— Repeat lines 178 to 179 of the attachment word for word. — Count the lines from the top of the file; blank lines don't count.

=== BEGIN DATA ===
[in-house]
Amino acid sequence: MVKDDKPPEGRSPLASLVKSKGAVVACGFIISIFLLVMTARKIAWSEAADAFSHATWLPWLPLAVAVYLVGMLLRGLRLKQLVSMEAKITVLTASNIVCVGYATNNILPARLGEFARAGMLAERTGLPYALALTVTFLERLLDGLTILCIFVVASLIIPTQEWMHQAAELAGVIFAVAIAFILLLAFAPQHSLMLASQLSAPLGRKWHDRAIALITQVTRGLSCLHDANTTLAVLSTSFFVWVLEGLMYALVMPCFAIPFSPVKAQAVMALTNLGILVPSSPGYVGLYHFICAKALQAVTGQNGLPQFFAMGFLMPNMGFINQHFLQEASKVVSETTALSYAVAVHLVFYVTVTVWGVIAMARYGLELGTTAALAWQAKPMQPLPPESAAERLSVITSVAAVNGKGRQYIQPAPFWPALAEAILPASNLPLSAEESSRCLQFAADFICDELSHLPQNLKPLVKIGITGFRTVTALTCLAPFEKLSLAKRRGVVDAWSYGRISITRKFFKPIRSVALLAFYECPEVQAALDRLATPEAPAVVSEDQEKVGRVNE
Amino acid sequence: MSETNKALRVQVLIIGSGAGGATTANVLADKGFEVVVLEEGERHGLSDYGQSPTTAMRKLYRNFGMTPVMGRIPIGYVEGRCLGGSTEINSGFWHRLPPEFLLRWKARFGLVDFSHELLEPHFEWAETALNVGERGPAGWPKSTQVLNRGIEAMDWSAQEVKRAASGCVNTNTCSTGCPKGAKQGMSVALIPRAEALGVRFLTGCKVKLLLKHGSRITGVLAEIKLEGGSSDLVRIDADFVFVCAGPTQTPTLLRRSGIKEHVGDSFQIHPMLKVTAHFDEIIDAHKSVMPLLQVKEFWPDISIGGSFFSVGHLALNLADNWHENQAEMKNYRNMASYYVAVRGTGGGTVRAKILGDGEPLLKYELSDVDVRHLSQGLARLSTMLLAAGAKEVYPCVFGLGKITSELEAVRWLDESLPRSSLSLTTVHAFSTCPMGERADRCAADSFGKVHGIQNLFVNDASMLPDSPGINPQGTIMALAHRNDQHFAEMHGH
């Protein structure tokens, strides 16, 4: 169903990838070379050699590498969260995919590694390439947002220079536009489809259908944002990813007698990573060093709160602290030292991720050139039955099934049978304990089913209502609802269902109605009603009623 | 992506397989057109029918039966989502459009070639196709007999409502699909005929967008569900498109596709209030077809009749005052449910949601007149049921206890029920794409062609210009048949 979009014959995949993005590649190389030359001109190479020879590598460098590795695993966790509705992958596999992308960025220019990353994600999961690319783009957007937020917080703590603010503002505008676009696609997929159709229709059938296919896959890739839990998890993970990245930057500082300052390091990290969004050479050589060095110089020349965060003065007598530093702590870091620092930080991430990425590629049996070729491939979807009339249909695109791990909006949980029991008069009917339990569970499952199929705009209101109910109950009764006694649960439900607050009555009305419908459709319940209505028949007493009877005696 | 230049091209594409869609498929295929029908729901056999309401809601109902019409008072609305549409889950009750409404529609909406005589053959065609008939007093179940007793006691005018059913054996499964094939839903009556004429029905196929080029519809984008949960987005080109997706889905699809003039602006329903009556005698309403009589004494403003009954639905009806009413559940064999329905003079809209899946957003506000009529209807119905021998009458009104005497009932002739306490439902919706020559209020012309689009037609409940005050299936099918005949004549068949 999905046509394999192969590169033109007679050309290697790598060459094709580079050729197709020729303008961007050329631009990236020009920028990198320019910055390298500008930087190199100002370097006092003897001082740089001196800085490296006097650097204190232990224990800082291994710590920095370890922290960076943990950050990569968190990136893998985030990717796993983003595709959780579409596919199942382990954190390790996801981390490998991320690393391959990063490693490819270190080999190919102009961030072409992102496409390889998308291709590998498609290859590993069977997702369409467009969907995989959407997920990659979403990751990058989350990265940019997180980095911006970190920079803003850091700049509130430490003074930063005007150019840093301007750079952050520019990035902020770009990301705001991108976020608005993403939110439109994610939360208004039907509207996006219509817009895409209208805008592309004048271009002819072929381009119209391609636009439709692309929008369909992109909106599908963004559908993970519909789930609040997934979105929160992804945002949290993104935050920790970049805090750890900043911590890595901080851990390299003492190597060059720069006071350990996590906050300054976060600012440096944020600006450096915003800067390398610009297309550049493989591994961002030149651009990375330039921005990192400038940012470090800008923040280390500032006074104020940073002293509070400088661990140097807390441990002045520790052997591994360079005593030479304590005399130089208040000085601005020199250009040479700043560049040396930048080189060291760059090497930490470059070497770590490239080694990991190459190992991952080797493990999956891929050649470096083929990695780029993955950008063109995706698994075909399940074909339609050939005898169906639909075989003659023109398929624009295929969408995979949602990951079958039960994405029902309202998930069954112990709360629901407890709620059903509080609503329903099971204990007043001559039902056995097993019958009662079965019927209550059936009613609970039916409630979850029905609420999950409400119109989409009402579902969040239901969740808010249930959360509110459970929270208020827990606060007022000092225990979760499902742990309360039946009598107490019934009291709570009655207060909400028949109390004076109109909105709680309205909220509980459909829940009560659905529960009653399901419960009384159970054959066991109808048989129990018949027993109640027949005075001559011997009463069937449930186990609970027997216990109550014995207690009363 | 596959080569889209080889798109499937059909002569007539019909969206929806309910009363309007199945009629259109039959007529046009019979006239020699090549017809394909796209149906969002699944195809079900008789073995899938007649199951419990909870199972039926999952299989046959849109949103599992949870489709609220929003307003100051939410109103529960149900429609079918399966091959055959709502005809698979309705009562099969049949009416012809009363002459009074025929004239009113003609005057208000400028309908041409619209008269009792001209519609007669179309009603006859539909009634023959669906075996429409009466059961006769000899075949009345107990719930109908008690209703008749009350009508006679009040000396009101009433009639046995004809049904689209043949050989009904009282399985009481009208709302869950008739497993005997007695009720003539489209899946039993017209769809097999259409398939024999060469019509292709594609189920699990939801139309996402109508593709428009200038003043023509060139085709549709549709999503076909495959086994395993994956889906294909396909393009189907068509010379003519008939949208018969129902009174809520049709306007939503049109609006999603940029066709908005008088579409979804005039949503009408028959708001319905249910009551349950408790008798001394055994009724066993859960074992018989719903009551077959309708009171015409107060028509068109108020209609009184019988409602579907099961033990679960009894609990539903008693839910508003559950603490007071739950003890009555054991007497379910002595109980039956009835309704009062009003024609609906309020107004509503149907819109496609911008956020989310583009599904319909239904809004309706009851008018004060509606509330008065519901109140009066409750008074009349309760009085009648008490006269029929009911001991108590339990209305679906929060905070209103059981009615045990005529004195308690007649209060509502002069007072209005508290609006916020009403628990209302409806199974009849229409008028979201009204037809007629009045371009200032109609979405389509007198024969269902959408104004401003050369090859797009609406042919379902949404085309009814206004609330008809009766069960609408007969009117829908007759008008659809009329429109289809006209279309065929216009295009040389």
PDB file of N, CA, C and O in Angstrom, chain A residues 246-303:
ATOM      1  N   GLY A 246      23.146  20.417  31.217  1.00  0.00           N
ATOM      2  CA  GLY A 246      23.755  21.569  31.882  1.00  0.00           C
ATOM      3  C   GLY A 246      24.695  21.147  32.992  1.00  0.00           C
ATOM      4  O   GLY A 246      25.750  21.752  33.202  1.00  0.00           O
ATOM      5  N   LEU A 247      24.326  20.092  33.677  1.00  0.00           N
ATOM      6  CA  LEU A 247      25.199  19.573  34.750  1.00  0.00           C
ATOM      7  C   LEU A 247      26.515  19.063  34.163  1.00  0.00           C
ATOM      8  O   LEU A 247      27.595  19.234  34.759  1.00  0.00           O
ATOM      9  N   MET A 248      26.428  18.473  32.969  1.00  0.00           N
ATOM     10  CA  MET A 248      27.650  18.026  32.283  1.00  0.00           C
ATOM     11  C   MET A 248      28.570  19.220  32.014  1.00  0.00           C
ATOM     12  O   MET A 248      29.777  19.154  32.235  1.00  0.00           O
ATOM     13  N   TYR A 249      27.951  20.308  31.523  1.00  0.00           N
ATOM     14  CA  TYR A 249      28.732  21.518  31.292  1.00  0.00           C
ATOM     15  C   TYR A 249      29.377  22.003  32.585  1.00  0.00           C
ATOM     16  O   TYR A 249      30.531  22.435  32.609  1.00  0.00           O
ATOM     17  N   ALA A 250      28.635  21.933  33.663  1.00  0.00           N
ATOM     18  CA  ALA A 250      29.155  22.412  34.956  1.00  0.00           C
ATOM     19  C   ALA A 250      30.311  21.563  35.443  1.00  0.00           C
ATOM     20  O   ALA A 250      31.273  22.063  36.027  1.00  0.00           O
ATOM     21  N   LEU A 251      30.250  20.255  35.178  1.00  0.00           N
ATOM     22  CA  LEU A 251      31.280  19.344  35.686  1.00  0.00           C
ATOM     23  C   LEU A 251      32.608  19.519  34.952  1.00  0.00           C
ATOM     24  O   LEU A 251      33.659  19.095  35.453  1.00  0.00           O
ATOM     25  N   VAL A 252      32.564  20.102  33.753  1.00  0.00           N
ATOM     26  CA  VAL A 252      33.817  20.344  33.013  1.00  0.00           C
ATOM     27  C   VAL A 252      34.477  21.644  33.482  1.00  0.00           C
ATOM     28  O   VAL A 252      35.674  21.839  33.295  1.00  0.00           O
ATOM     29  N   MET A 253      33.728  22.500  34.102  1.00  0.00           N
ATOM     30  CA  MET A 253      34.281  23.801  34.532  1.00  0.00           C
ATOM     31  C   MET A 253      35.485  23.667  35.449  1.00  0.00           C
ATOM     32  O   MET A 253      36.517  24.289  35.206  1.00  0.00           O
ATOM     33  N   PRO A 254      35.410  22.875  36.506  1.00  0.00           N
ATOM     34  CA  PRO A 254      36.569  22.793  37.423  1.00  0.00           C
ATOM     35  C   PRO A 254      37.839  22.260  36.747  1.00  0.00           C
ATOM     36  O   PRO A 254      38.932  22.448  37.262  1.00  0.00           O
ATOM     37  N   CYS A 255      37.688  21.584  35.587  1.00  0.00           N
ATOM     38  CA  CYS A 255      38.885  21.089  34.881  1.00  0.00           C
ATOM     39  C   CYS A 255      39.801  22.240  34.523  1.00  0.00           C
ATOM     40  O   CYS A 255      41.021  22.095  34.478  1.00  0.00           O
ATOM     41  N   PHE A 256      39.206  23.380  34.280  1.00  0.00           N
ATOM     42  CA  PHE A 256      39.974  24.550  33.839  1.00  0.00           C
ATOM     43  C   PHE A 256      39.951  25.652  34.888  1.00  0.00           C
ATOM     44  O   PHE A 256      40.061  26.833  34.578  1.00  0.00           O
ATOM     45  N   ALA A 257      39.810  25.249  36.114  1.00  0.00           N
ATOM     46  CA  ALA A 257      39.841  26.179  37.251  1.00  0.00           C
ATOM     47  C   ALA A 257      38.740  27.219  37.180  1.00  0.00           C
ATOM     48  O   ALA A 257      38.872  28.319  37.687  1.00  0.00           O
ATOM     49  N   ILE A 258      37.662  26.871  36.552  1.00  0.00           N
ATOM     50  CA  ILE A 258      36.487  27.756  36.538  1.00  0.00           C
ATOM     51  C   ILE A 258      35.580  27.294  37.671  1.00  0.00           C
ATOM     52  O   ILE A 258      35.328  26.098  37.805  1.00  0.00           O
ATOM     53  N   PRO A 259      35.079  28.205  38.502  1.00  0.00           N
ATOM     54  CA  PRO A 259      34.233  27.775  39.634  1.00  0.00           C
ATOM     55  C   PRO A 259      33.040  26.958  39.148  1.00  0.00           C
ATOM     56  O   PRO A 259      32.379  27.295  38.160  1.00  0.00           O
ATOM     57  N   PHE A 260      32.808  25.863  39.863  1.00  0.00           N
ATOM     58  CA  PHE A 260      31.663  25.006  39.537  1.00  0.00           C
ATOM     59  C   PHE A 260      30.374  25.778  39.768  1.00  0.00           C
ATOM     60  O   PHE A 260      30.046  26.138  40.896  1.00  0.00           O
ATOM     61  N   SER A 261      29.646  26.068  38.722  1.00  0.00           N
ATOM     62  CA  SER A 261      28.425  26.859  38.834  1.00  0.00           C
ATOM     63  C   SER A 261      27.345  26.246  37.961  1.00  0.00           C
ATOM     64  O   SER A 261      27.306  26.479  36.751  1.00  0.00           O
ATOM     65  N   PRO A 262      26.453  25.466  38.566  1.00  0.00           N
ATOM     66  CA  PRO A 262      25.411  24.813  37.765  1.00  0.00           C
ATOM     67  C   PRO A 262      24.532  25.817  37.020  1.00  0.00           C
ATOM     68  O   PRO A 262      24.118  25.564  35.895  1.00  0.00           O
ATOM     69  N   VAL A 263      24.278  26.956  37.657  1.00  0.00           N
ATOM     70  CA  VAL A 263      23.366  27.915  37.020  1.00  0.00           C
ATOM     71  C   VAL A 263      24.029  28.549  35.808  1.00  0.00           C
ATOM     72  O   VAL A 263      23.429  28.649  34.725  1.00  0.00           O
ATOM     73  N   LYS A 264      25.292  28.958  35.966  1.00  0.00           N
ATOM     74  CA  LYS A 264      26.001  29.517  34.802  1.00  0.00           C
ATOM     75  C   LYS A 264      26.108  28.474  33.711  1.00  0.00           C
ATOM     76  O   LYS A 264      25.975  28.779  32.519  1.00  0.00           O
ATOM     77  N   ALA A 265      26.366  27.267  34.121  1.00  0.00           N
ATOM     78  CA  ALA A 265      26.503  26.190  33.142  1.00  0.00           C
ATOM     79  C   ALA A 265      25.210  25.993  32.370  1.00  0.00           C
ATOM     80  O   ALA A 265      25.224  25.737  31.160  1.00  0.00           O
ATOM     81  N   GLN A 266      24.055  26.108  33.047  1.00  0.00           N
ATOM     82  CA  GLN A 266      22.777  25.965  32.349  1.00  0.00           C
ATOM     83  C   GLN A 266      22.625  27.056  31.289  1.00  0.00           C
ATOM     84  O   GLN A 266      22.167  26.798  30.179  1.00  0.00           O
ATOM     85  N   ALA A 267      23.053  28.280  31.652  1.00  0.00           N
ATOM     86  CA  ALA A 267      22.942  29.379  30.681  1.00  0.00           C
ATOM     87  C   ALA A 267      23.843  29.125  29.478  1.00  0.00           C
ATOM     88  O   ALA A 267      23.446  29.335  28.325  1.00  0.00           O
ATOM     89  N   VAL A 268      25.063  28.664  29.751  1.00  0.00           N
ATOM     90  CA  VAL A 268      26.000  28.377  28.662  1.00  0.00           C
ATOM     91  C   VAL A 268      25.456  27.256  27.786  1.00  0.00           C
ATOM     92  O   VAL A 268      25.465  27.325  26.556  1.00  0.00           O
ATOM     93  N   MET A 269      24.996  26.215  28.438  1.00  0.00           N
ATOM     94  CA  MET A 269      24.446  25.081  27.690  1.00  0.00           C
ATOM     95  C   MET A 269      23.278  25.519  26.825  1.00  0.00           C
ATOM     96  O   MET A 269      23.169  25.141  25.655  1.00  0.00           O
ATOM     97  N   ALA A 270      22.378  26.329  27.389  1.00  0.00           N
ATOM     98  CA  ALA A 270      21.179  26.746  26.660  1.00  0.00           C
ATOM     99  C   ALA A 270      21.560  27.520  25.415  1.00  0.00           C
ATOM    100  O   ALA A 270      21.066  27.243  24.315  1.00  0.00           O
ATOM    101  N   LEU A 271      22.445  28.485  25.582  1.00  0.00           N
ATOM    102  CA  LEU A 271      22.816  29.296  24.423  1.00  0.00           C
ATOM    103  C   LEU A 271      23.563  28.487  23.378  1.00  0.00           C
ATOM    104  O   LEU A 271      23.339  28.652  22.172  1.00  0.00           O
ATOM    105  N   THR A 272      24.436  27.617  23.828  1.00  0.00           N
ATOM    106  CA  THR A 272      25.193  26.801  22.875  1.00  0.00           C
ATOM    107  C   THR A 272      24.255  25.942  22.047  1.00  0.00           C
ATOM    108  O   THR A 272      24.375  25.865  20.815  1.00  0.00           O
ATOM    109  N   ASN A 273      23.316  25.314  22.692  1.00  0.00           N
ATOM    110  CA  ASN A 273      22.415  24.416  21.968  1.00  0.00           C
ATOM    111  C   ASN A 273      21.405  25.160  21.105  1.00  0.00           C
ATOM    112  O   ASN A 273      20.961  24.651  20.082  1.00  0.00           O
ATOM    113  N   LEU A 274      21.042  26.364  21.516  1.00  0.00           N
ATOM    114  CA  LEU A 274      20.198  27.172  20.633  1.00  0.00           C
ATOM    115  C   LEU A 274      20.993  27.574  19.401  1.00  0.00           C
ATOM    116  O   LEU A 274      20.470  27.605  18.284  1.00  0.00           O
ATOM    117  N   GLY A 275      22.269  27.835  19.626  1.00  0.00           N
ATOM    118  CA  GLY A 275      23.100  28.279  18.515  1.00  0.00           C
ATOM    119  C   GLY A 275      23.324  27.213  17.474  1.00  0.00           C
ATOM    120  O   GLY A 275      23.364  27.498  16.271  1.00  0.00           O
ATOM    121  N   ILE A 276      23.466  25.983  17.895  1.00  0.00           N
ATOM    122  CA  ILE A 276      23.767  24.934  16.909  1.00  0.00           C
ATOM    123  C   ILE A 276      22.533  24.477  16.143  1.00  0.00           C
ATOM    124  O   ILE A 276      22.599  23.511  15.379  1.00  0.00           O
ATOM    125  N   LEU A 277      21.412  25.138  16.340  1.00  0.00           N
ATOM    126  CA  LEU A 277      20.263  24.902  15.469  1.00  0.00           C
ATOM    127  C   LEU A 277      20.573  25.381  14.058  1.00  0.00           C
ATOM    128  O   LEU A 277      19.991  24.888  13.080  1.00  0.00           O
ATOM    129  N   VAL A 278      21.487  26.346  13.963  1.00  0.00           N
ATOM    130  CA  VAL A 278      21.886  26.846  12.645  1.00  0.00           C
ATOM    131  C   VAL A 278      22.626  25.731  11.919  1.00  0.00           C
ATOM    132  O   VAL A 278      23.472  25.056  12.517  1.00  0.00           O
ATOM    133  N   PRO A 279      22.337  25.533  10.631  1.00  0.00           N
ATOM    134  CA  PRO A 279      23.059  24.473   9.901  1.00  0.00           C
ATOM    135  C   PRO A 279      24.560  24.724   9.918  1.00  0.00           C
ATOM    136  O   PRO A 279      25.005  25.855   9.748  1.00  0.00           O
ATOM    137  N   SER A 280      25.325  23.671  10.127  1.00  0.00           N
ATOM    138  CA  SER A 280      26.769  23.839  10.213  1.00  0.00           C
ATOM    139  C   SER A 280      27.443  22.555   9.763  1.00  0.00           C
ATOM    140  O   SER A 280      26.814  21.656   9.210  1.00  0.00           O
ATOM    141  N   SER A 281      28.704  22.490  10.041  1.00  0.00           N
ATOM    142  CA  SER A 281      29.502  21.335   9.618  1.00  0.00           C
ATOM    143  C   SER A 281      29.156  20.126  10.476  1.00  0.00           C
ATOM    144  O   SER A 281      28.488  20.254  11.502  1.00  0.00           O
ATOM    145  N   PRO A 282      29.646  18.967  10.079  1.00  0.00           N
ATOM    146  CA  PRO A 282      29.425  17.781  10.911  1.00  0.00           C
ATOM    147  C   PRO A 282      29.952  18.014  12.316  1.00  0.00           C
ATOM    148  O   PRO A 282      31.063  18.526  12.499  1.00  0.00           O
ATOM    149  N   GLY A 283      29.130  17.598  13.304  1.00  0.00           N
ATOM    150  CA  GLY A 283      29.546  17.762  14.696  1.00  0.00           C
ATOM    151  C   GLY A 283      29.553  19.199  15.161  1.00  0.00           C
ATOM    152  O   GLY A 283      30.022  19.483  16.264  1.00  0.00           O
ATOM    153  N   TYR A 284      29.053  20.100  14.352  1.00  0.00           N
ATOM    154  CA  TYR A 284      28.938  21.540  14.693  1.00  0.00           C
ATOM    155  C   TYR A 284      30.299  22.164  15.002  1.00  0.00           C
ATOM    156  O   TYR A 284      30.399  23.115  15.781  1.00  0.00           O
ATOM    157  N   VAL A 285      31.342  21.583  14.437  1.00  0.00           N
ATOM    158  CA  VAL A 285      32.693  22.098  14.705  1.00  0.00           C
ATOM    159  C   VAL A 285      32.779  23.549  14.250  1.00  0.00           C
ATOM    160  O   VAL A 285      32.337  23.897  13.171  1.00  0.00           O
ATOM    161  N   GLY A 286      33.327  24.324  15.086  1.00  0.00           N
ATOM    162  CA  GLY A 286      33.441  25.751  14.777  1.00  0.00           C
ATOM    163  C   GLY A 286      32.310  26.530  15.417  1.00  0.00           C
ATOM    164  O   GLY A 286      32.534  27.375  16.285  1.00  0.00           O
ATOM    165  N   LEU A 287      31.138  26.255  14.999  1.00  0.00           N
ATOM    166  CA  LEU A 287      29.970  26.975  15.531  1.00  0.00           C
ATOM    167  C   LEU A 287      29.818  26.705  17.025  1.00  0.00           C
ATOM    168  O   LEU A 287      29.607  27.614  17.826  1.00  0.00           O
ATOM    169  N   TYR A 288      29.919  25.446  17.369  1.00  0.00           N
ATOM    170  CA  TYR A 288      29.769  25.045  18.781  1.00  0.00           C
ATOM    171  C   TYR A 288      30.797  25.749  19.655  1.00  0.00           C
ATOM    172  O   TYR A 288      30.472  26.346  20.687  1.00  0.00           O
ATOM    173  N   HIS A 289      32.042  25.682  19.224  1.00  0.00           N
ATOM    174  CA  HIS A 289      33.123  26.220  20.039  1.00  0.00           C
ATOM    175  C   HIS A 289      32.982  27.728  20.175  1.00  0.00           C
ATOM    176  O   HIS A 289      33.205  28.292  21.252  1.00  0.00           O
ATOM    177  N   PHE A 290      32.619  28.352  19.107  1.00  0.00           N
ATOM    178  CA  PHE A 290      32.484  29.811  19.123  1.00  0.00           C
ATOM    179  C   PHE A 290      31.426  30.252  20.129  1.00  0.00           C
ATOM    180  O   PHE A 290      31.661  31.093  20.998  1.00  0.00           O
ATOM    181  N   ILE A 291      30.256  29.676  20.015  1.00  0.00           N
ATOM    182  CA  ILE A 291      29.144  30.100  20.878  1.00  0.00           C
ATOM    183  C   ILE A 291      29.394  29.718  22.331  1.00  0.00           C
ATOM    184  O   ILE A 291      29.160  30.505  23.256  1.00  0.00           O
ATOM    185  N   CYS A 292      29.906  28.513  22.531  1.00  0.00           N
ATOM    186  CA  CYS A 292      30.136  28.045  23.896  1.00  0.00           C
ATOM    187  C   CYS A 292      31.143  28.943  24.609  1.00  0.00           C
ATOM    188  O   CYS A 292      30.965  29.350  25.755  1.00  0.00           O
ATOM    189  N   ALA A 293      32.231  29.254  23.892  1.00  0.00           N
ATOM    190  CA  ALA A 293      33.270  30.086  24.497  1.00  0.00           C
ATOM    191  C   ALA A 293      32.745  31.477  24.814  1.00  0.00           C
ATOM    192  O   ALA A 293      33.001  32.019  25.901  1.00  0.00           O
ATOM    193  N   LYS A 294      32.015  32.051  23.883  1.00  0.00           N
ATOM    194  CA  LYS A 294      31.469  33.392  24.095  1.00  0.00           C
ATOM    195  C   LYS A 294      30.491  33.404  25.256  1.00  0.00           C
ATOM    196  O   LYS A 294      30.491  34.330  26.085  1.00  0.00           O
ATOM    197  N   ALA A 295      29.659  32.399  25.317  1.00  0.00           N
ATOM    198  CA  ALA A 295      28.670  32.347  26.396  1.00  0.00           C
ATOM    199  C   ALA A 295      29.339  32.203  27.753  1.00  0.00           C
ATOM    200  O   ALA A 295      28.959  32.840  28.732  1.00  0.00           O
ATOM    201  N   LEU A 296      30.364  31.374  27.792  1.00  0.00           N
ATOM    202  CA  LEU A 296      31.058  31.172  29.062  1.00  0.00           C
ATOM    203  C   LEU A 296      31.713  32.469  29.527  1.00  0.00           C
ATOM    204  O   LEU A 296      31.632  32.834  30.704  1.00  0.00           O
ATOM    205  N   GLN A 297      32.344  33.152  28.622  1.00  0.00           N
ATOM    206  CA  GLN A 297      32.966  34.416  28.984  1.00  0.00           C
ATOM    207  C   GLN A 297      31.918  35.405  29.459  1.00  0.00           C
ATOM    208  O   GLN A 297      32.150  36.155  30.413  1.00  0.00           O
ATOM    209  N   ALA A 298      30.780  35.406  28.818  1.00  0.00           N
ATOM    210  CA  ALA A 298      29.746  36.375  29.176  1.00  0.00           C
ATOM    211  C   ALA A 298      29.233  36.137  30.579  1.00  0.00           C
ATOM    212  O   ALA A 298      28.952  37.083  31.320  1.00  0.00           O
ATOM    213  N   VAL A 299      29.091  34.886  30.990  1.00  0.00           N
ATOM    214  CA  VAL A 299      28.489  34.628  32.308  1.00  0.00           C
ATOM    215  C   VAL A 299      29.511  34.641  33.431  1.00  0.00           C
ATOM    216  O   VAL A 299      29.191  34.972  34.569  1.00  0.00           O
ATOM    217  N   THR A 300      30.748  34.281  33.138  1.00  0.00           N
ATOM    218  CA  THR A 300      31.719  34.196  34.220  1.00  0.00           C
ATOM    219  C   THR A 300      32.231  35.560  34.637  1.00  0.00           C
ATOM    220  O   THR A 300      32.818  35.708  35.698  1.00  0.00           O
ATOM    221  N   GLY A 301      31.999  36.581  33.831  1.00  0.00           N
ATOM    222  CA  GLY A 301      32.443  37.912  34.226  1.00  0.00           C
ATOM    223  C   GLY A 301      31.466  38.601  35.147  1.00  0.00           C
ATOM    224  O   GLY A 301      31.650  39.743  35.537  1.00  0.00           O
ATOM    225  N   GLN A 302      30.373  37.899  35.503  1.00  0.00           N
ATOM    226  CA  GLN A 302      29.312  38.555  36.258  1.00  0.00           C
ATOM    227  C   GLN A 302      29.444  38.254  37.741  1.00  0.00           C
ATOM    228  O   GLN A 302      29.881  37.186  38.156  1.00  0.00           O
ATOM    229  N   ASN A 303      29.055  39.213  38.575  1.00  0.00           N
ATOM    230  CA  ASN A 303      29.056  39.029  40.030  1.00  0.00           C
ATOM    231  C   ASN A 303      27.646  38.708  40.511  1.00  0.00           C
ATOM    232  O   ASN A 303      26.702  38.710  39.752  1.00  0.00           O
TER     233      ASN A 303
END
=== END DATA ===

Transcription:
ATOM    173  N   HIS A 289      32.042  25.682  19.224  1.00  0.00           N
ATOM    174  CA  HIS A 289      33.123  26.220  20.039  1.00  0.00           C